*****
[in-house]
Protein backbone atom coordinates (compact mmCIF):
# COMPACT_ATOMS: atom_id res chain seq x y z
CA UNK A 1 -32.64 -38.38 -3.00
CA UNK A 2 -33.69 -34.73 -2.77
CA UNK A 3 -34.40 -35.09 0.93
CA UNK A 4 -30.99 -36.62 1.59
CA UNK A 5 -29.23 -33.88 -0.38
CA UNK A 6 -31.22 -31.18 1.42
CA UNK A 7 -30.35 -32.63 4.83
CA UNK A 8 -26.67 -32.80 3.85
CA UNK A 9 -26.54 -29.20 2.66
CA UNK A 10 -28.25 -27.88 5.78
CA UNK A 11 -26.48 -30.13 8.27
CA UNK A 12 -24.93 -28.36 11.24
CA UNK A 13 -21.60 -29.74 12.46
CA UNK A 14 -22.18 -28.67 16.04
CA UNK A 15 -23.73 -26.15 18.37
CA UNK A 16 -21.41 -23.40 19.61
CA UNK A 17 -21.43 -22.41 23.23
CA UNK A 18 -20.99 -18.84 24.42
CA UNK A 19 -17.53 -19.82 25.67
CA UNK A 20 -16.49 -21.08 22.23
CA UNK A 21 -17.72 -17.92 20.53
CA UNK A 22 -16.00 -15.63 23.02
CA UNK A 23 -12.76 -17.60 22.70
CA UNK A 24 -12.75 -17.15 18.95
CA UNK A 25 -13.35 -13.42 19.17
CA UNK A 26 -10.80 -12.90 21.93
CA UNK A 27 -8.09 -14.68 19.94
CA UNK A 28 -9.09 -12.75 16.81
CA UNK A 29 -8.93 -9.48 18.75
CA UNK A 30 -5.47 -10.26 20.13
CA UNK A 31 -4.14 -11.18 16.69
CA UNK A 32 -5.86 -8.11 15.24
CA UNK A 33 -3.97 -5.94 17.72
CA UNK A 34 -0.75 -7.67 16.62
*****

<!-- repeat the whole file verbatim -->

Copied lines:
[in-house]
Protein backbone atom coordinates (compact mmCIF):
# COMPACT_ATOMS: atom_id res chain seq x y z
CA UNK A 1 -32.64 -38.38 -3.00
CA UNK A 2 -33.69 -34.73 -2.77
CA UNK A 3 -34.40 -35.09 0.93
CA UNK A 4 -30.99 -36.62 1.59
CA UNK A 5 -29.23 -33.88 -0.38
CA UNK A 6 -31.22 -31.18 1.42
CA UNK A 7 -30.35 -32.63 4.83
CA UNK A 8 -26.67 -32.80 3.85
CA UNK A 9 -26.54 -29.20 2.66
CA UNK A 10 -28.25 -27.88 5.78
CA UNK A 11 -26.48 -30.13 8.27
CA UNK A 12 -24.93 -28.36 11.24
CA UNK A 13 -21.60 -29.74 12.46
CA UNK A 14 -22.18 -28.67 16.04
CA UNK A 15 -23.73 -26.15 18.37
CA UNK A 16 -21.41 -23.40 19.61
CA UNK A 17 -21.43 -22.41 23.23
CA UNK A 18 -20.99 -18.84 24.42
CA UNK A 19 -17.53 -19.82 25.67
CA UNK A 20 -16.49 -21.08 22.23
CA UNK A 21 -17.72 -17.92 20.53
CA UNK A 22 -16.00 -15.63 23.02
CA UNK A 23 -12.76 -17.60 22.70
CA UNK A 24 -12.75 -17.15 18.95
CA UNK A 25 -13.35 -13.42 19.17
CA UNK A 26 -10.80 -12.90 21.93
CA UNK A 27 -8.09 -14.68 19.94
CA UNK A 28 -9.09 -12.75 16.81
CA UNK A 29 -8.93 -9.48 18.75
CA UNK A 30 -5.47 -10.26 20.13
CA UNK A 31 -4.14 -11.18 16.69
CA UNK A 32 -5.86 -8.11 15.24
CA UNK A 33 -3.97 -5.94 17.72
CA UNK A 34 -0.75 -7.67 16.62